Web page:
May 25


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1798 The Battle of Carlow took place on this day in 1798. It was the second day of the United Irishmen’s rebellion against the British government. Mick Heydon led more than 1,000 men into the town, with the rebels planning to take control by attacking from four different points of the town.

What they didn’t know though, was that the British were well aware of the planned uprising and had soldiers stationed all over the town. The rebels marched into the town centre unopposed and were ready to celebrate their apparent easy victory when they were attacked with gunfire from by British soldiers hidden in the upstairs of buildings all around them.

The rebels tried to flee as they were unable to respond but they were ambushed on the ground as well by more troops. Some tried to escape by breaking into houses but those houses were set on fire. In total, more than 600 rebels and 400 innocent civilians were killed. One survivor recounted the terrible slaughter:

“I know a man as gentle as any who woke to realize his house was on fire [and] threw on some clothes and ran to the street carrying his young daughter. He was instantly shot dead and his child.”

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Below shows the ruins of Carlow Castle.
Carlow_Castle_Andreas-F.-Borchert_CC3Carlow castle was built in the 13th century. It changed hands many times, and survived many battles and sieges. In 1814, the Earl of Thomond was converting it into a lunatic asylum, but used too much explosives and the castle was nearly destroyed. Only the outer face of the west wall and two towers could be saved.

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1885 Gerald Boland was born in Manchester on this day in 1885. He was a significant figure in Irish history. He moved to Dublin with his family at a young age and became a member of the Irish Republican Brotherhood. He fought under Thomas McDonagh in the Easter Rising in 1916, but was spared the death penalty by the British.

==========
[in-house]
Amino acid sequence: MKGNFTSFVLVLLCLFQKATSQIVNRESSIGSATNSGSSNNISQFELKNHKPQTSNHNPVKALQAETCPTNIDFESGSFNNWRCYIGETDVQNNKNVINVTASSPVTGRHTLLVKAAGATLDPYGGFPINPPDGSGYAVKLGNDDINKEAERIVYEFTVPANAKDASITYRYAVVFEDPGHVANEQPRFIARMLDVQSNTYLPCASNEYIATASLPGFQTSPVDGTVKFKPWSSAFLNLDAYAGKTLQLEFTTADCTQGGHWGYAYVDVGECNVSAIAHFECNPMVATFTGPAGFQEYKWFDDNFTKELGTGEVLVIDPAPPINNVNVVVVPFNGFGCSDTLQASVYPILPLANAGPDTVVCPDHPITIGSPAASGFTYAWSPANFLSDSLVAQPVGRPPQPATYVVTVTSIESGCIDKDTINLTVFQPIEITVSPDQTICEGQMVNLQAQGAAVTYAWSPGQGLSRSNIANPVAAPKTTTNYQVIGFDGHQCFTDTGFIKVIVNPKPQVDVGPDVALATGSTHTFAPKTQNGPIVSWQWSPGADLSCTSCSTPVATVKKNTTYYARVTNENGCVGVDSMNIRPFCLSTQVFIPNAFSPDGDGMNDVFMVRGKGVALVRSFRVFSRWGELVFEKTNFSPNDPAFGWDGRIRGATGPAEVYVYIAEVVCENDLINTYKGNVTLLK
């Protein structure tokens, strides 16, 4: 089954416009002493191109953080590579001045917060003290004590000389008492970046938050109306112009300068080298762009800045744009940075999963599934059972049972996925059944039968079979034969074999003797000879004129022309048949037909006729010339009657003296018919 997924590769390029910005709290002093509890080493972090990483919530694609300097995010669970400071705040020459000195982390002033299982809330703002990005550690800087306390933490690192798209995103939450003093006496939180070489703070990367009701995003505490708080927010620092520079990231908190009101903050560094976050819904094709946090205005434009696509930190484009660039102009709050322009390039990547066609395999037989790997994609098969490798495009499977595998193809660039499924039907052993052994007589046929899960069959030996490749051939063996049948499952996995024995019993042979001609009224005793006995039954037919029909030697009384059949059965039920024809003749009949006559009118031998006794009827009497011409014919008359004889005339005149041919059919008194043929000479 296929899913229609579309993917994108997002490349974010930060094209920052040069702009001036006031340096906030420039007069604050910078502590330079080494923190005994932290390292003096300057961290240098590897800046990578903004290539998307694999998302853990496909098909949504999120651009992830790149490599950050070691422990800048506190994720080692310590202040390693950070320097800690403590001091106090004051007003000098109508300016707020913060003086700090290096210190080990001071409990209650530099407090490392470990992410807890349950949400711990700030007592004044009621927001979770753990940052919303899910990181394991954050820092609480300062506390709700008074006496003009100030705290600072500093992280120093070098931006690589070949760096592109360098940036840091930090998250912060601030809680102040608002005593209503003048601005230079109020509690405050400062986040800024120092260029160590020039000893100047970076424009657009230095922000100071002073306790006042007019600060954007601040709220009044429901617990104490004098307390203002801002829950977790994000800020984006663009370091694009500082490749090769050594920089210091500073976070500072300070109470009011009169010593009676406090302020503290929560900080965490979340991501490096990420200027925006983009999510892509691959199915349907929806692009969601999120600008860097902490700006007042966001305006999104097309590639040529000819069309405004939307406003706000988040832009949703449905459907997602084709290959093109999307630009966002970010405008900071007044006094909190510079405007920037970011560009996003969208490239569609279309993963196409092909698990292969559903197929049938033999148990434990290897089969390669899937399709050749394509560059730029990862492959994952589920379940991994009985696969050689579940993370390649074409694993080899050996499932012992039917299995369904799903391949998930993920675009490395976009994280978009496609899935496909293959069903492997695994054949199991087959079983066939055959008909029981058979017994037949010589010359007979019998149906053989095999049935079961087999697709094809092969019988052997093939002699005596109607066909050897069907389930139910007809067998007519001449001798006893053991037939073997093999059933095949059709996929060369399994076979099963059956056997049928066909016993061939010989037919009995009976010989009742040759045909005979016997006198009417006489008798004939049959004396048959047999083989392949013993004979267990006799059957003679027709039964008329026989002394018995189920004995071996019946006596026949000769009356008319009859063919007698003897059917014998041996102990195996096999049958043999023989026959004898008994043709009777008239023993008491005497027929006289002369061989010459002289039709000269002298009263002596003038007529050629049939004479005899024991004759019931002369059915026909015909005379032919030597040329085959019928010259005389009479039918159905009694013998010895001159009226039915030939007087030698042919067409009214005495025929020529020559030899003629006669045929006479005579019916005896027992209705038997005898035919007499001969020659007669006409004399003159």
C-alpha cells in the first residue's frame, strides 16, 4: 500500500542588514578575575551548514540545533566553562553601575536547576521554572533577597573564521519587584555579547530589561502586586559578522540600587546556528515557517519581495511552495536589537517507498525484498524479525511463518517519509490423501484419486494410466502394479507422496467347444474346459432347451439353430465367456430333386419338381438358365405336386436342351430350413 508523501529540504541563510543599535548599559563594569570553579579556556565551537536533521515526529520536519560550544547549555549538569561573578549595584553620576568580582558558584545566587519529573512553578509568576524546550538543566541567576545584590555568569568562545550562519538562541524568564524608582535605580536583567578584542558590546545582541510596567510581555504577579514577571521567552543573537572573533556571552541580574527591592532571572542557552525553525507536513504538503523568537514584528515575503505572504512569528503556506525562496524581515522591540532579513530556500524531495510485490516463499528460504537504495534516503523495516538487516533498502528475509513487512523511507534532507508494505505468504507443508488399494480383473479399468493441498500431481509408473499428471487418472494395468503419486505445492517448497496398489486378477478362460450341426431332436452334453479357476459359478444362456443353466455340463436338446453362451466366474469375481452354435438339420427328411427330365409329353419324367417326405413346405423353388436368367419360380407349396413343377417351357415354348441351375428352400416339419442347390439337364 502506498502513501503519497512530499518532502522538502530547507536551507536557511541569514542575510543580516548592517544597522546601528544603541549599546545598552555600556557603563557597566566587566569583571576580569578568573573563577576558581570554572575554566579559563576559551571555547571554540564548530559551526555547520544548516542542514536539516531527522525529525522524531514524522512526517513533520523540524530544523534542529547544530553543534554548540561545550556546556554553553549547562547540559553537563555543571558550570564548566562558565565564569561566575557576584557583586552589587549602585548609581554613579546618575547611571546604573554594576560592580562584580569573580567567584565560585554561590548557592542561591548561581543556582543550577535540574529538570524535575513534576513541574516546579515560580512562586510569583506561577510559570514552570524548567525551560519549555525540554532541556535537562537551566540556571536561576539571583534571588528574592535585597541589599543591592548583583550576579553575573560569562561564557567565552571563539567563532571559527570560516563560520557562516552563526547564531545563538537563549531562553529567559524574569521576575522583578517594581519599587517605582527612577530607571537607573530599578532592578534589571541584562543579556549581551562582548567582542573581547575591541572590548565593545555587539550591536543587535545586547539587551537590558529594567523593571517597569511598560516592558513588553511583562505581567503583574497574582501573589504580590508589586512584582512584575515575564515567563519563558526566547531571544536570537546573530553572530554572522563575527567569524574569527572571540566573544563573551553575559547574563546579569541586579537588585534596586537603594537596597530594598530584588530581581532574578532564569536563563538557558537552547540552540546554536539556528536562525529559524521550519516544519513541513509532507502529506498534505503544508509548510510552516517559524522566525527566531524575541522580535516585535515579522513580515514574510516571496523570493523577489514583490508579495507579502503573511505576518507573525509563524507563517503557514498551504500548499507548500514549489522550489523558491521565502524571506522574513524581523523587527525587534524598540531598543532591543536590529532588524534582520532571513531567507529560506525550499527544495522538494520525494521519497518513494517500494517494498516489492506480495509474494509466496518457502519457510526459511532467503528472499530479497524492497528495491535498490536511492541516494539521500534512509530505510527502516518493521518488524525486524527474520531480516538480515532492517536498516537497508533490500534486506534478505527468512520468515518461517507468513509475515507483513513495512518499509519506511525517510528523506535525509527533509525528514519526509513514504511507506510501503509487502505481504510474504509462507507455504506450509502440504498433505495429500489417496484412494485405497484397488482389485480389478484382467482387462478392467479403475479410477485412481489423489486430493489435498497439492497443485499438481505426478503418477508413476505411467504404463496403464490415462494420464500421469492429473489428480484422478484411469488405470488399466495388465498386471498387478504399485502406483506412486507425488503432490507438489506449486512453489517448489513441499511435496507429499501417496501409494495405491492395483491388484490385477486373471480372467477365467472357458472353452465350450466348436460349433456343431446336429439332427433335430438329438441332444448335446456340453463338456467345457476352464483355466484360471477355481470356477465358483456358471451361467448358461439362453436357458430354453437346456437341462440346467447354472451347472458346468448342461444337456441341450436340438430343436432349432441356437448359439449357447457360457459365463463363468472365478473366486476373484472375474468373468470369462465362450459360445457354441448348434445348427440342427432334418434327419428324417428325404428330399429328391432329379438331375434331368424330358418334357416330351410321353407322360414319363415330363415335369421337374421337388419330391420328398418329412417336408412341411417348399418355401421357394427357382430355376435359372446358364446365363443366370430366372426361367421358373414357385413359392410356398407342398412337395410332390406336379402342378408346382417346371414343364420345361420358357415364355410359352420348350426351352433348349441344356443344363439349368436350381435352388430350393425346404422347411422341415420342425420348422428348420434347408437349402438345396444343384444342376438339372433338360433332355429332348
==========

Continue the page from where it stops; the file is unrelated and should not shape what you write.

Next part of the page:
He also fought in the Irish Civil War, with the anti-treaty faction of the IRA. Boland’s younger brother, Harry was killed during the conflict. Boland was a staunch supporter of Éamon de Valera and helped him establish Fianna Fáil when they became unhappy with the direction Sinn Feín was moving.

In 1933 Fianna Fáil were elected into power in Ireland and Boland was made part of the cabinet as Chief Whip. He later served as Minister for Defence and Boland remained a Teachta Dála up until 1963.

Click here to read more about the Easter Rising

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John F Kennedy1961 Irish American President Kennedy made an address to congress on this day in 1961 regarding the exploration of space. He said:

“I believe this nation should commit itself, to achieving the goal, before this decade is out, of landing a man on the Moon and returning him safely to the earth.”

As a result of President Kennedy’s appeal, funding for the space programme was increased. The target was achieved on 20th July 1969, when Neil Armstrong and his crew successfully landed Apollo 11 on the moon.

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Ray Stevenson. Photo Copyright Mingle Media TV CC21964 Ray Stevenson was born in Co Antrim on this day in 1964. He is a film and television actor who has had several major roles throughout his career. Television viewers will recognise Stevenson as Titus Pullo in Rome, Isaak Sirko in Dexter.

He has also had roles in major Hollywood films such as The Three Musketeers, Thor and Divergent and Insurgent.

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Cillian Murphy. Photo Copyright Mirka CC31976 Happy birthday to Cillian Murphy, born in Cork on this day in 1976. He is a film actor who became a household name in Britain and Ireland after starring in the 2002 smash British zombie film, 28 Days Later.

Murphy has since become one of the most sought after actors in Hollywood and has starred in films with stars such as Robert De Niro, Johnny Depp, Morgan Freeman and Leonardo DiCaprio.

Click here to read more about Cillian Murphy

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1993 Dawson Stelfox safely returned to the foot of the Mount Everest on this day in 1993. He had become the first Irish man to reach the successfully climb to the summit of the world’s highest peak. Stelfox spoke about his historic climb to the Irish Telegraph years later:

“The rock steepens and you see no way up. Then instinct kicks in and you fight your way through the crux. A barrier is broken, confidence gained. The essence of climbing is in that act.”

Dawson Stelfox talking about his climb on Everest

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More on Irish history

Did you know?

Irish nationalist Michael Collins has been called the “greatest Irishman that ever lived” after masterminding military operations in the Irish War of Independence and helping negotiate the treaty with the British that brought the Irish Free State into being. Find out more.

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